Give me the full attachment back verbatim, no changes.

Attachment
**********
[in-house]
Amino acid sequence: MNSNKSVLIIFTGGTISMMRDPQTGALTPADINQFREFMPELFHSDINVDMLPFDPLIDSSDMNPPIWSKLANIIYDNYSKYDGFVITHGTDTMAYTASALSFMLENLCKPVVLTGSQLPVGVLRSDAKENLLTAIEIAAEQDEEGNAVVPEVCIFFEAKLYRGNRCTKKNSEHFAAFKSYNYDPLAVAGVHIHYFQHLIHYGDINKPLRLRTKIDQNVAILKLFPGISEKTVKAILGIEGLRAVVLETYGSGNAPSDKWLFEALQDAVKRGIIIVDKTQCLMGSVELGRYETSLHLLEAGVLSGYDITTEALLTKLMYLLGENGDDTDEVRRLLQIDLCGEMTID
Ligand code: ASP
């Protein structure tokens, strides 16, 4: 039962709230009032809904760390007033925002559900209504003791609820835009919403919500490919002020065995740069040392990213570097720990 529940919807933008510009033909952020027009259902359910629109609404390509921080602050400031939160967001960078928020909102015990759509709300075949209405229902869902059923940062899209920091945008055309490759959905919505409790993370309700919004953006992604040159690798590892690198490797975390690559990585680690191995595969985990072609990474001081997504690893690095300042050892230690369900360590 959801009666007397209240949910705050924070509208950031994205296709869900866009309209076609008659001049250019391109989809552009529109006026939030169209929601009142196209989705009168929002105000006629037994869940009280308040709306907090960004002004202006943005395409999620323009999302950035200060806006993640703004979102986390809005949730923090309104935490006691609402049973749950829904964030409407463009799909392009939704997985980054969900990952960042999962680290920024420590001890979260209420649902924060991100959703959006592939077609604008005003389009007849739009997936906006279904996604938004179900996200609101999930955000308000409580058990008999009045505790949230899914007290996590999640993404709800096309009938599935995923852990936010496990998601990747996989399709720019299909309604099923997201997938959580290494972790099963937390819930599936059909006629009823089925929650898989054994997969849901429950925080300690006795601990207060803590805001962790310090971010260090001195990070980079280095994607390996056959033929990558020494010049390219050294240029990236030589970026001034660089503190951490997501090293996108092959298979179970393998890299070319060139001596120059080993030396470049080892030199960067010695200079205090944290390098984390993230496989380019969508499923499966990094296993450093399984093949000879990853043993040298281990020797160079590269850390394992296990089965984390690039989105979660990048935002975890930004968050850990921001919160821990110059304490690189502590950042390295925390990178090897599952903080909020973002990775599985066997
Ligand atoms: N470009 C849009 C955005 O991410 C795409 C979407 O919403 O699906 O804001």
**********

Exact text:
[in-house]
Amino acid sequence: MNSNKSVLIIFTGGTISMMRDPQTGALTPADINQFREFMPELFHSDINVDMLPFDPLIDSSDMNPPIWSKLANIIYDNYSKYDGFVITHGTDTMAYTASALSFMLENLCKPVVLTGSQLPVGVLRSDAKENLLTAIEIAAEQDEEGNAVVPEVCIFFEAKLYRGNRCTKKNSEHFAAFKSYNYDPLAVAGVHIHYFQHLIHYGDINKPLRLRTKIDQNVAILKLFPGISEKTVKAILGIEGLRAVVLETYGSGNAPSDKWLFEALQDAVKRGIIIVDKTQCLMGSVELGRYETSLHLLEAGVLSGYDITTEALLTKLMYLLGENGDDTDEVRRLLQIDLCGEMTID
Ligand code: ASP
């Protein structure tokens, strides 16, 4: 039962709230009032809904760390007033925002559900209504003791609820835009919403919500490919002020065995740069040392990213570097720990 529940919807933008510009033909952020027009259902359910629109609404390509921080602050400031939160967001960078928020909102015990759509709300075949209405229902869902059923940062899209920091945008055309490759959905919505409790993370309700919004953006992604040159690798590892690198490797975390690559990585680690191995595969985990072609990474001081997504690893690095300042050892230690369900360590 959801009666007397209240949910705050924070509208950031994205296709869900866009309209076609008659001049250019391109989809552009529109006026939030169209929601009142196209989705009168929002105000006629037994869940009280308040709306907090960004002004202006943005395409999620323009999302950035200060806006993640703004979102986390809005949730923090309104935490006691609402049973749950829904964030409407463009799909392009939704997985980054969900990952960042999962680290920024420590001890979260209420649902924060991100959703959006592939077609604008005003389009007849739009997936906006279904996604938004179900996200609101999930955000308000409580058990008999009045505790949230899914007290996590999640993404709800096309009938599935995923852990936010496990998601990747996989399709720019299909309604099923997201997938959580290494972790099963937390819930599936059909006629009823089925929650898989054994997969849901429950925080300690006795601990207060803590805001962790310090971010260090001195990070980079280095994607390996056959033929990558020494010049390219050294240029990236030589970026001034660089503190951490997501090293996108092959298979179970393998890299070319060139001596120059080993030396470049080892030199960067010695200079205090944290390098984390993230496989380019969508499923499966990094296993450093399984093949000879990853043993040298281990020797160079590269850390394992296990089965984390690039989105979660990048935002975890930004968050850990921001919160821990110059304490690189502590950042390295925390990178090897599952903080909020973002990775599985066997
Ligand atoms: N470009 C849009 C955005 O991410 C795409 C979407 O919403 O699906 O804001």